Andrea Mary Marshall, Fan, no. 4, 2013, Enamel, Lipstick and Pencil on Paper Fan
21 x 30 inches, Image courtesy of the artist

Andrea Mary Marshall has put together a new body of work on view at Garis & Hahn Gallery on Bowery located right below Houston street in New York. For Sacred/Iconic, she has embodied a fourth persona and after the over the top, iconic Gia (a wild haired diva who was the combination of the Mona Lisa and Diana Ross), currently she has brought together the masculinity of Elvis and a feigning Geisha. The ground floor houses the work itself, black and white photographs, several abstract paintings and a series of framed fans, splayed and splattered with paint.

Andrea Mary Marshall, Installation view, Garis & Hahn, New YorkSacred/Iconic,
Image courtesy of the artist

At first, it’s difficult to string together and connect the three very different types of work with one exhibition. The paintings are very loose, contrary to the figurative work made by “Gia Condo” and color is stripped down to black, a lilac and hints of lipstick red. The photographs present the artist in a different light, clad in a black leather motorcycle jacket and black jeans, a geisha wig with sideburns. She is a he, but he is also a she. Marshall, not afraid of nudity, flashes her breasts arms lifted as if stretching or combing her hair. In a simple gesture, body language blurs gender and begs for a double-take. At this stage of the exhibition, the elements are still unexplained and appear as if they were made by three different artists, or perhaps three alter egos.

Andrea Mary Marshall, Installation view, Garis & Hahn, New YorkSacred/Iconic, Image courtesy of the artist

Walking down to the lower level of the gallery, everything starts coming together in a two-channel, diptych video, accompanied by an audio montage of yes, Elvis songs. In the video, Marshall performs two different characters. It’s as if her mind, like the projections, has been split down the center and on one side is the masculine and the other the feminine. The feminine “fan” shimmies and twirls, waving her paper fan in the air. It’s subtle, but she loves Elvis. “Elvis”, in the neighboring projection, is a painter. Here the artist brings together the swagger and sexy energy of Elvis along with the physical action of Jackson Pollack, who leans over the canvas on the floor, dripping and wiping paint onto the surface.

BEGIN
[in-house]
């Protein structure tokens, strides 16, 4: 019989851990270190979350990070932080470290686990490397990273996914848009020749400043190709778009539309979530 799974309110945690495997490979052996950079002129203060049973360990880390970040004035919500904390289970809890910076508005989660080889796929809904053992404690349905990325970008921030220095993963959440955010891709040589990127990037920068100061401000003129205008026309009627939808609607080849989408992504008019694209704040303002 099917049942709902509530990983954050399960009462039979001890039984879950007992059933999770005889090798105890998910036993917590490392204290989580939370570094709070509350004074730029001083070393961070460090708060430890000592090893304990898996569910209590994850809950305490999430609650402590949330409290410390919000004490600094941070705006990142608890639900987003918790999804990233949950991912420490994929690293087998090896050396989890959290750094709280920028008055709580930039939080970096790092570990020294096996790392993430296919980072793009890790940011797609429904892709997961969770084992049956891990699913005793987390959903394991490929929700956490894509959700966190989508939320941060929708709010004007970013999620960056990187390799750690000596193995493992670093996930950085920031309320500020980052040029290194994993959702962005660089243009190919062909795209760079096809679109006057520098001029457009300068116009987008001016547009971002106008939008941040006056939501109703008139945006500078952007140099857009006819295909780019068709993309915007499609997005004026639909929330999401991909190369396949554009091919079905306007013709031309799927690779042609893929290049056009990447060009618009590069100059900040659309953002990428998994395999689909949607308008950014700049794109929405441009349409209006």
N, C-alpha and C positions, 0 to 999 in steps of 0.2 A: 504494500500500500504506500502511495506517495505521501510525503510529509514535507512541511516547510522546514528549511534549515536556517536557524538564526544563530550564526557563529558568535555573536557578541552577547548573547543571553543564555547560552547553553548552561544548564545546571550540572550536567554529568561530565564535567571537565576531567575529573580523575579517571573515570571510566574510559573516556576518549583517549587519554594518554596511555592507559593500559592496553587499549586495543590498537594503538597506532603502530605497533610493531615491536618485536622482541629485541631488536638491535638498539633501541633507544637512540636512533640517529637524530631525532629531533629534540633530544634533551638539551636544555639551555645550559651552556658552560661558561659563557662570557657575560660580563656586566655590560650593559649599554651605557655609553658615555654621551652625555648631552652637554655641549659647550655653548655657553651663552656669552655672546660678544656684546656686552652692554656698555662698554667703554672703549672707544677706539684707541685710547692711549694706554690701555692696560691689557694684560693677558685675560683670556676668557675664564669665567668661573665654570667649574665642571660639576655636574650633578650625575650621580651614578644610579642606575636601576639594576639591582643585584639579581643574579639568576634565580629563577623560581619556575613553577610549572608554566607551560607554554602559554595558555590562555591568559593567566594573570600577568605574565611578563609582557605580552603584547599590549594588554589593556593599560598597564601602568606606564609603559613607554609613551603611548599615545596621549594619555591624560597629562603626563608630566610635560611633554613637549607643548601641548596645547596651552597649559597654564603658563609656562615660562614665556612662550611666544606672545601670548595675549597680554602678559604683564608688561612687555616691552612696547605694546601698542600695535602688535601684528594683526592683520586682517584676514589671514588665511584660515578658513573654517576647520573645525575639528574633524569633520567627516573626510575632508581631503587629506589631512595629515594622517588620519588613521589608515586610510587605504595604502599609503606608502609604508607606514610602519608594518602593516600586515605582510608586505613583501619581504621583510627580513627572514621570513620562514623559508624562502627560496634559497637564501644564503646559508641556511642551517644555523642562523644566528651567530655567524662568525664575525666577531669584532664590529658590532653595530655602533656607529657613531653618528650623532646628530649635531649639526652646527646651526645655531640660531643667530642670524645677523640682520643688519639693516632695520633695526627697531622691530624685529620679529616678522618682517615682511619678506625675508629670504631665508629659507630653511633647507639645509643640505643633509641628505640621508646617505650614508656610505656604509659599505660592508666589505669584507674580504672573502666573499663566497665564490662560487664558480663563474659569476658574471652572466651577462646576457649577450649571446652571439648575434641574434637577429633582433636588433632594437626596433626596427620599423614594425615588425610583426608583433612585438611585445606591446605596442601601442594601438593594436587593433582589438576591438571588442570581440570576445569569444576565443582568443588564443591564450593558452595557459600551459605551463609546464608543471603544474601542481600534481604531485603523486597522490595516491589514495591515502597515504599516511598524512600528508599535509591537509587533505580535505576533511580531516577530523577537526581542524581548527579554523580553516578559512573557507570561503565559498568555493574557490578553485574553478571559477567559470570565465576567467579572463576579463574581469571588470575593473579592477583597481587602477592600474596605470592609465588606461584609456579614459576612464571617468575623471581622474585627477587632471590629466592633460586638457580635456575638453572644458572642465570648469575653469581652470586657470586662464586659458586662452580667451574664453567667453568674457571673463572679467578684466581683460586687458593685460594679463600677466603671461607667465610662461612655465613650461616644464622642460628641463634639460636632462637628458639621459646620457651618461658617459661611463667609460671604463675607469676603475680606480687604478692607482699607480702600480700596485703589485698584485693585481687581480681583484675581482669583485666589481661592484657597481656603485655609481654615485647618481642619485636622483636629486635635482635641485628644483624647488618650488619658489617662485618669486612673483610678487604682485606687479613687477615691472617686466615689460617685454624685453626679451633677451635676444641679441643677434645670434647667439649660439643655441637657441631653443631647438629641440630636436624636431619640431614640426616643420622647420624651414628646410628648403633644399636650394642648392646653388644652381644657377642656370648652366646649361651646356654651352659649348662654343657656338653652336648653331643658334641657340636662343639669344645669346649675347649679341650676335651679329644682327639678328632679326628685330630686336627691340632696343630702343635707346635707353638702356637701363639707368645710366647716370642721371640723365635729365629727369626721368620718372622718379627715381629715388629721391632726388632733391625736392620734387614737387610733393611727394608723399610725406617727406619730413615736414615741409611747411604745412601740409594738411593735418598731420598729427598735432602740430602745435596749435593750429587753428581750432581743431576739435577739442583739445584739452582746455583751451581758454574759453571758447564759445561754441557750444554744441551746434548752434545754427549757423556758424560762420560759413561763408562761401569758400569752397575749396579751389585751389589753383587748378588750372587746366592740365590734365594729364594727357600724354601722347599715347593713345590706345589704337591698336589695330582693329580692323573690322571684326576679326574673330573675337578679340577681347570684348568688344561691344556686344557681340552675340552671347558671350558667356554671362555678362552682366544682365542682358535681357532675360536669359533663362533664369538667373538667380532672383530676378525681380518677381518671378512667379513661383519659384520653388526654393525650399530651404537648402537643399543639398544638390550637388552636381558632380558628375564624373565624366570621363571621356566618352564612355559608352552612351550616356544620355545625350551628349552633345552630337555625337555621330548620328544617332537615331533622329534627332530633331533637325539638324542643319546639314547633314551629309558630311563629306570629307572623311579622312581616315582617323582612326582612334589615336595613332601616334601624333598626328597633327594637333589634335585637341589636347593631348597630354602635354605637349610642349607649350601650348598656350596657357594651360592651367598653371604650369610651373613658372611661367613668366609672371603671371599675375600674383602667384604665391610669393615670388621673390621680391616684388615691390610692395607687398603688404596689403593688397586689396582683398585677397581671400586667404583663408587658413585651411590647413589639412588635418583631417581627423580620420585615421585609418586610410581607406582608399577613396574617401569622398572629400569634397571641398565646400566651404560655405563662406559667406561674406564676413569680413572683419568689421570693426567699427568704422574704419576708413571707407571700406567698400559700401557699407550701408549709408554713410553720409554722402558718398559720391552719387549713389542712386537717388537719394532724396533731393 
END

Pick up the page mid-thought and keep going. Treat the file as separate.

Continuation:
Andrea Mary Marshall, Untitled Double Self Portrait, 2013
Video installation view at Garis & Hahn, Courtesy of the artist

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Andrea Mary Marshall, Elvis no. 2, Self Portrait, 2013
Enamel on archival pigment print, Edition of 3
36 x 54 inches, Image courtesy of the artist

 In the video, the “Elvis/Jackson Pollock” mash-up paints, smokes cigarettes, strips down a bit, and applies paint with a fan. At times folded up and used to flick pigment and other times splayed, functioning as a ridged, delicate brush. This explains the painted fans in the first room. The abstract paintings were made during the performance. Elvis, channeling Jackson Pollock, dripped, splashed and aggressively applied paint to the white canvas surface using the paper fans, many of which started to dissolve under the pressure of usage and weight of the enamel paint. Someone the energy in this application process, observed by the nearby Geisha girl, fanning and swaying in her feathered skirt is both absurd and convincing. Andrea Mary Marshall, is a young artist and each of her recent exhibitions could be construed as a exploratory process, not only in media, but also making the acquaintance of the characters that emerge from her ID. Channeling a performative tradition that was dominant in the 1970s and 80s, her fearless projection of particular symbols and semiotics (and stereotypes!) also somehow transports us to a time pre-political correctness. The installation and arrangement of the paintings, photographs and framed fans on the first level needed to be edited down, and/or further integrated. The video is the catalyst and the icing on the cake after which all the other works merge. Going forward it will be interesting to watch her artistic evolution and growth as decisions are tightened, honed in, and simplified. She has a gift of physical transformation, a throw-back, brought to today. A bit in limbo, but not unlike a hot air balloon, that needs to be tied down before it floats away.

Also, in the exhibition is work by Lucas Grogan. On October 17th, Andrea Mary Marshall will be present in the gallery, doing a live performance. Sacred/Iconic will be on view until October 19th, 2013.

More soon!